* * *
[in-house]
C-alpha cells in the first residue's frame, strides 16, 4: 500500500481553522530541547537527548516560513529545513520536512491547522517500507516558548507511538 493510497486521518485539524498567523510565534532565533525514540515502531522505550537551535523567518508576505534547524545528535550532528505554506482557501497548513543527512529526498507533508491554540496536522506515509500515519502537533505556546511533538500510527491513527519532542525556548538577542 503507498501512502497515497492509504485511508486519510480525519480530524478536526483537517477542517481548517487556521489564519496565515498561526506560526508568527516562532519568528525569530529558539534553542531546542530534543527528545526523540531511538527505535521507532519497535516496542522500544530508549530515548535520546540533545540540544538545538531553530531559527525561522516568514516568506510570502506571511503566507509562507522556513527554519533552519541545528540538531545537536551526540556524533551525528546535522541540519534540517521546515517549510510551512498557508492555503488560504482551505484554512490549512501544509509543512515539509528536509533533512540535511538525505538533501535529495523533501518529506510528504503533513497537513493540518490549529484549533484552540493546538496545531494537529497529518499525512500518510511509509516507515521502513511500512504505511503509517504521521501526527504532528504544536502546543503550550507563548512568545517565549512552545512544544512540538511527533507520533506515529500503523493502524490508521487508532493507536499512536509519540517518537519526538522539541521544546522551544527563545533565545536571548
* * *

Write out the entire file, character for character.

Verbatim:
[in-house]
C-alpha cells in the first residue's frame, strides 16, 4: 500500500481553522530541547537527548516560513529545513520536512491547522517500507516558548507511538 493510497486521518485539524498567523510565534532565533525514540515502531522505550537551535523567518508576505534547524545528535550532528505554506482557501497548513543527512529526498507533508491554540496536522506515509500515519502537533505556546511533538500510527491513527519532542525556548538577542 503507498501512502497515497492509504485511508486519510480525519480530524478536526483537517477542517481548517487556521489564519496565515498561526506560526508568527516562532519568528525569530529558539534553542531546542530534543527528545526523540531511538527505535521507532519497535516496542522500544530508549530515548535520546540533545540540544538545538531553530531559527525561522516568514516568506510570502506571511503566507509562507522556513527554519533552519541545528540538531545537536551526540556524533551525528546535522541540519534540517521546515517549510510551512498557508492555503488560504482551505484554512490549512501544509509543512515539509528536509533533512540535511538525505538533501535529495523533501518529506510528504503533513497537513493540518490549529484549533484552540493546538496545531494537529497529518499525512500518510511509509516507515521502513511500512504505511503509517504521521501526527504532528504544536502546543503550550507563548512568545517565549512552545512544544512540538511527533507520533506515529500503523493502524490508521487508532493507536499512536509519540517518537519526538522539541521544546522551544527563545533565545536571548